Building connections vs. building relationships: Due to the lack of relationships being built among the people virtually, the networking strategy would need to be altered. This new normal can be worse hitting for people whose enterprises are based upon making quality relationships. So how can we tackle this?

Firstly we need to understand that relationships and connections built over a video call will not be as same as the ones which were made over a cup of coffee. The total takeaway here is to focus on quantity over quality. Virtual events allow one to reach a higher number of people cutting across global boundaries, however, physical events bring you face to face and build trust, and make business happen.

Events will become hybrid and omnichannel: The new normal for the event-based industry will be omnichannel events. Physically or virtually or together must be the approach. People who aren't entirely sure about travel can be a part of a virtual environment whereas people who prefer otherwise would love to come for a physical platform. 

This hybrid form of events can change the narrative and also create a better space in the post-pandemic world for the industry. Paddy has already built a custom event platform and plans on creating an online-only environment that will be something totally different and will dramatically change the narrative.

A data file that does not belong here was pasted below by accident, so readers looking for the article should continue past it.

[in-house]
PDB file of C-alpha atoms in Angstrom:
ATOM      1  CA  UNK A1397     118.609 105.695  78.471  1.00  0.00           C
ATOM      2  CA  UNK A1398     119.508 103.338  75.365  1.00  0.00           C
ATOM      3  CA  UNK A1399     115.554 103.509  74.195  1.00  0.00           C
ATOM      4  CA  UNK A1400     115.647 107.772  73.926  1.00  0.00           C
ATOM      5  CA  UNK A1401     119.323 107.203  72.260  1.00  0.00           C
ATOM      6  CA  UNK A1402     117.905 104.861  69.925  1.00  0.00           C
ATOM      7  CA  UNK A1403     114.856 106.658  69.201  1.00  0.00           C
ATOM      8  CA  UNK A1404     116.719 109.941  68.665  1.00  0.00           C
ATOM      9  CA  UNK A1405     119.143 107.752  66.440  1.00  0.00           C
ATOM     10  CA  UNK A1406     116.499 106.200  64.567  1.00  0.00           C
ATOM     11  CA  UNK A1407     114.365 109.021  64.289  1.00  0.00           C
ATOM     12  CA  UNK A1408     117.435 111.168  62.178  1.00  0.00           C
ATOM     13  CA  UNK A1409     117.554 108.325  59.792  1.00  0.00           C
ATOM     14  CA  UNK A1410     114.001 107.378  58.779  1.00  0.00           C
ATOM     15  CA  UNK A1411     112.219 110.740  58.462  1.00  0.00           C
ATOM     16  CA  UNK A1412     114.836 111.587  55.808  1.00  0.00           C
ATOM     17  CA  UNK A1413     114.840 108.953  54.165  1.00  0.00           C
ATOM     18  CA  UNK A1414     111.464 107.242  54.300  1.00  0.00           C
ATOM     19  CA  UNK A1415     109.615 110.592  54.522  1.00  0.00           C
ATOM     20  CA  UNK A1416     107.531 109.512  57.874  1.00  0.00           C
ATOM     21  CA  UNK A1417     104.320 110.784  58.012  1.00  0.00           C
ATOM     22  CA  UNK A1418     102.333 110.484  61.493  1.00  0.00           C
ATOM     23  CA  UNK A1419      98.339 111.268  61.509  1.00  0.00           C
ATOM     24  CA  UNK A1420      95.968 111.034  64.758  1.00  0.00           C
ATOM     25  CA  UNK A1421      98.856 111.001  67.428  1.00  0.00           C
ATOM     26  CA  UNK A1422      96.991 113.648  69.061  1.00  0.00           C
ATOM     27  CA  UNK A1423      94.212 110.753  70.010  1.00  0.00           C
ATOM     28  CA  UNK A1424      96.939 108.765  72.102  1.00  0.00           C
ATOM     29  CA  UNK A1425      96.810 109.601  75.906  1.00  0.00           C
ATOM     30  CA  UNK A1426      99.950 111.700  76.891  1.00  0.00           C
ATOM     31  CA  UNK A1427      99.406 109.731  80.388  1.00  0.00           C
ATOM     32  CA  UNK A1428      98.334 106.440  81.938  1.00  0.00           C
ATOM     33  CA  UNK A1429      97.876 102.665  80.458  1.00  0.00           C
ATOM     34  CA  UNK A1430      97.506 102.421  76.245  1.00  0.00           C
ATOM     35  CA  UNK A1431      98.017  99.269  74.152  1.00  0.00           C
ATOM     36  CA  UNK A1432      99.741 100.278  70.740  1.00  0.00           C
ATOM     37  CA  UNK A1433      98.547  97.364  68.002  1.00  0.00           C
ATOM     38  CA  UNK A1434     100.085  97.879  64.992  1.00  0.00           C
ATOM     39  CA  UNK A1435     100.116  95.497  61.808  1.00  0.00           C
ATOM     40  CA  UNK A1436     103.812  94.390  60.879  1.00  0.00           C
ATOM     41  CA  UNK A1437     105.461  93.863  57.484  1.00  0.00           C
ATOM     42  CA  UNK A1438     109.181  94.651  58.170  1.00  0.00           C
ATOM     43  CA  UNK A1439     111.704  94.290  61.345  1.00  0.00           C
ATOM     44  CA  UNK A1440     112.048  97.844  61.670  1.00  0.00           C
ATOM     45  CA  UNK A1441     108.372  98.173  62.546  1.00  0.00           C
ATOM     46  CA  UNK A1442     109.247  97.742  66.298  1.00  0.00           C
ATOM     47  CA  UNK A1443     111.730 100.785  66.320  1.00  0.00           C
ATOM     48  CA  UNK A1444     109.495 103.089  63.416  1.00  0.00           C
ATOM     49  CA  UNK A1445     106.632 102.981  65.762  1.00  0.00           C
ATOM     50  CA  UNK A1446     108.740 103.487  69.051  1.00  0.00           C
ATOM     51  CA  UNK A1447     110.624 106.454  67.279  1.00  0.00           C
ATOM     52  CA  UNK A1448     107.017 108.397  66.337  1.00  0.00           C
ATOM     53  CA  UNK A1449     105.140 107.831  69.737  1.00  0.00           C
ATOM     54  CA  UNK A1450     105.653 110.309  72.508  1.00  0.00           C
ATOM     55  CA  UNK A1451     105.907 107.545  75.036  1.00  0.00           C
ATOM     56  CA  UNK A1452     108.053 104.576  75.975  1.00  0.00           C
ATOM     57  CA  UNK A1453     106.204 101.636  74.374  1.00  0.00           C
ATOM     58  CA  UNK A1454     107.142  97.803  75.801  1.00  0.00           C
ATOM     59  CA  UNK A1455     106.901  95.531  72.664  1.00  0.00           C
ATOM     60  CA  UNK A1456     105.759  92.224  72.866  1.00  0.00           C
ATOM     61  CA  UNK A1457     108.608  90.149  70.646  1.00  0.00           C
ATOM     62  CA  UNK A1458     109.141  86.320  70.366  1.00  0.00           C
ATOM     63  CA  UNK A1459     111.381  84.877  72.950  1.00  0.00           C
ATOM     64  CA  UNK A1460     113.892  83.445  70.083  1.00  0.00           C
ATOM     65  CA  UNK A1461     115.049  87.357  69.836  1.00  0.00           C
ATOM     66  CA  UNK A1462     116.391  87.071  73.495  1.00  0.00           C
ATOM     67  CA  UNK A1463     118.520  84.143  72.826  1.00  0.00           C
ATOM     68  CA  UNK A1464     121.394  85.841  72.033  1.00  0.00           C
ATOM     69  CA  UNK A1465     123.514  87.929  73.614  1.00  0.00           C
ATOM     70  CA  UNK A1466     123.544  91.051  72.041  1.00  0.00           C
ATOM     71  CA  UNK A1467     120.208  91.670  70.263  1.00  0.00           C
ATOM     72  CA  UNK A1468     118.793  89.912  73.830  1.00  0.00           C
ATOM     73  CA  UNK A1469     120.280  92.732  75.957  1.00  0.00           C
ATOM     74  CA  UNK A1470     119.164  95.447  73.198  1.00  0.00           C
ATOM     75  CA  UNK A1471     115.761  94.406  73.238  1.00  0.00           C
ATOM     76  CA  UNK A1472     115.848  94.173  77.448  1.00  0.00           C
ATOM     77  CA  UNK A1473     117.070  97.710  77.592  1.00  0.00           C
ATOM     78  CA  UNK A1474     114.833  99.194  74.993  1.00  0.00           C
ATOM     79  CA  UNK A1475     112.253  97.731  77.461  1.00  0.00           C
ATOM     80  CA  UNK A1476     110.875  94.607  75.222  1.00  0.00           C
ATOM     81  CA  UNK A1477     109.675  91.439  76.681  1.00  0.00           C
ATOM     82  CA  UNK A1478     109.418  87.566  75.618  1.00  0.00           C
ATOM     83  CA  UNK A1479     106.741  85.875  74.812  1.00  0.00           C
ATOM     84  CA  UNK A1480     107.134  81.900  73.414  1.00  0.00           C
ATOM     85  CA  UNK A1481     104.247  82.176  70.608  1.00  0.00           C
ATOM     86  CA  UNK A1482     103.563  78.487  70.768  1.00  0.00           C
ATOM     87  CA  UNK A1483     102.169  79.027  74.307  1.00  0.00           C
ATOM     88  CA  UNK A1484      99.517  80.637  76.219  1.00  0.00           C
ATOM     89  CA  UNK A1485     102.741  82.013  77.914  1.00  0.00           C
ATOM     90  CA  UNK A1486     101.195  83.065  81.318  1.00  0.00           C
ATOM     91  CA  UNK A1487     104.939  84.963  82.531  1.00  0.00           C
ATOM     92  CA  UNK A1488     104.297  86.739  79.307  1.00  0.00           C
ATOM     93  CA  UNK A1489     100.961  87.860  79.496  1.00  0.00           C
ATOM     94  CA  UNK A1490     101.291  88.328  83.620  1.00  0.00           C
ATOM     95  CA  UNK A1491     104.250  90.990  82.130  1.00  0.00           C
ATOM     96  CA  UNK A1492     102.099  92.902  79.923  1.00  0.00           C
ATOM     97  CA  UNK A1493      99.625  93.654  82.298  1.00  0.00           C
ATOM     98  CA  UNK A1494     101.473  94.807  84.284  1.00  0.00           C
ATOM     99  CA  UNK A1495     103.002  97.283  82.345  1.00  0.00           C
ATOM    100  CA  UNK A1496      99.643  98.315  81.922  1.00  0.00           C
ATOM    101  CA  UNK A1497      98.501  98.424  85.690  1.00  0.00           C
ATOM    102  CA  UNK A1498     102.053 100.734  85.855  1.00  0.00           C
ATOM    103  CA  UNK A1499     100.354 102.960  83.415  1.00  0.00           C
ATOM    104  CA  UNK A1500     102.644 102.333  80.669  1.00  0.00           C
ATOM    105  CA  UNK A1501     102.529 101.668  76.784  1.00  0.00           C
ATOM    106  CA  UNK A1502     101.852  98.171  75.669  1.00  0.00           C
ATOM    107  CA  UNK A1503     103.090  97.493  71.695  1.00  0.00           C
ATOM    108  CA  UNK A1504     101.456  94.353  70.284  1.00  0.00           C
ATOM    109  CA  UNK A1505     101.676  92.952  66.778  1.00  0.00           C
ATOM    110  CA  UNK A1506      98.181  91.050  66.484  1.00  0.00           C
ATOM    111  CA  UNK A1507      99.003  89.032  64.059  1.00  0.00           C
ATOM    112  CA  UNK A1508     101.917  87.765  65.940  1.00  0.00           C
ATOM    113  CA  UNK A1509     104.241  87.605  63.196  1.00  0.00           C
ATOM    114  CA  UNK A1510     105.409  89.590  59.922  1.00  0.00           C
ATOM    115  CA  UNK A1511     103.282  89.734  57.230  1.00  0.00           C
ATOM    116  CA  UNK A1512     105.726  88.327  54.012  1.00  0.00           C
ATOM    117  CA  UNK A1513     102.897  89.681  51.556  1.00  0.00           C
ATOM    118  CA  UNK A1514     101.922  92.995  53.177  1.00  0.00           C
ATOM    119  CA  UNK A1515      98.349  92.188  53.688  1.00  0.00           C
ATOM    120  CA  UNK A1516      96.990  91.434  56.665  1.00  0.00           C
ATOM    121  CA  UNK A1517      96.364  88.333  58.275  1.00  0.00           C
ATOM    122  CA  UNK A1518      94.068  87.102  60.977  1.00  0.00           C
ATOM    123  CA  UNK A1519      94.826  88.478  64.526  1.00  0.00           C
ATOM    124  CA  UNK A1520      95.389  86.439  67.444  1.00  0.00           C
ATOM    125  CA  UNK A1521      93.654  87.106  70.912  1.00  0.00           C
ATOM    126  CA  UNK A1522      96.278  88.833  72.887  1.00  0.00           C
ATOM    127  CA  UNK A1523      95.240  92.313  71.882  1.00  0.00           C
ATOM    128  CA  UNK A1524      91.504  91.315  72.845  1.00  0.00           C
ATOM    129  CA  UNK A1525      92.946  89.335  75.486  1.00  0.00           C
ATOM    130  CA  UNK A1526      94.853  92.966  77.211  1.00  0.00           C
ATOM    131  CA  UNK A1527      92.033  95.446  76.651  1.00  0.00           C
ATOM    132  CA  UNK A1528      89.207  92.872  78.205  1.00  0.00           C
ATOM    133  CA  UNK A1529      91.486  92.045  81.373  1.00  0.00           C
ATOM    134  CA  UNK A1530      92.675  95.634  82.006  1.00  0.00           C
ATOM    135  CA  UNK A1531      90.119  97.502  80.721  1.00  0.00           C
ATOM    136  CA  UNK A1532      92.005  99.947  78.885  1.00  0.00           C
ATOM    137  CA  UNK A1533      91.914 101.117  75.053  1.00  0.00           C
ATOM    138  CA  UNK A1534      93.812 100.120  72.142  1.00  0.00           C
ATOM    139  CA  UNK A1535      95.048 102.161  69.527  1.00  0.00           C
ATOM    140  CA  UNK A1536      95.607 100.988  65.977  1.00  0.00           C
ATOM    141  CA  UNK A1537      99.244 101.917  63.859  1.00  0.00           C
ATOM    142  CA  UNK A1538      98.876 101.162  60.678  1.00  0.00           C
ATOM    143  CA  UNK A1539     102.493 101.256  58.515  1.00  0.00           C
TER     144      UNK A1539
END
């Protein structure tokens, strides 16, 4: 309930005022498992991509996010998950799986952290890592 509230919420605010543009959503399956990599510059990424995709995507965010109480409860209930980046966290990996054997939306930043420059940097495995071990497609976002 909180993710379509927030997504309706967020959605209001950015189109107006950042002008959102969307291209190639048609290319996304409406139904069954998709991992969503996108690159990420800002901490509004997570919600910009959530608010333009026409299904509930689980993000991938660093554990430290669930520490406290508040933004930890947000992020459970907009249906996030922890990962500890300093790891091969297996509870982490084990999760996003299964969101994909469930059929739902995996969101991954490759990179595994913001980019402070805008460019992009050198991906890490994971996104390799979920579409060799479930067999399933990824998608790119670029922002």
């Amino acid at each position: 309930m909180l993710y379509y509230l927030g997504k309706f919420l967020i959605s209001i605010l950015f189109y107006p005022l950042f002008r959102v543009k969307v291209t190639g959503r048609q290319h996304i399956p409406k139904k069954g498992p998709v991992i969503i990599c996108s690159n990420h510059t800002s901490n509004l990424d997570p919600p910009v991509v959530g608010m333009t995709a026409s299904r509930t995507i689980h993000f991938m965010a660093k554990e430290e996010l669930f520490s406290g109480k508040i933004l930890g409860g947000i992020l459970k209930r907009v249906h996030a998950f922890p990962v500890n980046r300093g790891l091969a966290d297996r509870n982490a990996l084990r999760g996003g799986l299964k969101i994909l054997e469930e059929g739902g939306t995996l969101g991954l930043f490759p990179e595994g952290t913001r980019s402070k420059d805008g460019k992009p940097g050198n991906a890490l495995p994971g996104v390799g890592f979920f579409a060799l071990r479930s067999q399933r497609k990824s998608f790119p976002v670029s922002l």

Virtual revenues: One more interesting thing to look at here from the business point of view is that fiscal-wise online events are quite different from physical events. Doing a virtual event, the cost is relatively low but then so is the revenue. However, the sponsors or partners are seen to find better returns through the virtual means and managed rightly, it gives them higher visibility and better lead generation for the businesses.

What's the light at the end of the tunnel?

Paddy shared that Web Summit will be held physically in 2021. He is also contemplating holding tech community events in other countries which are headed towards the vaccinated COVID-free world such as New Zealand, Israel, or even China.

Seemingly, this hybrid form of events can change the narrative and also create a better space in the post-pandemic world for the industry. Paddy shares they have created an online-only events platform that is still a work in progress to build something totally different that will dramatically change the narrative.

They are also licensing this platform to outside events and concerts. But more is yet to come!

Paddy believes there's a lot happening in the industry and things are changing at a faster pace. A lot of things are yet to unfold to understand and analyze the post-pandemic psyche of the world.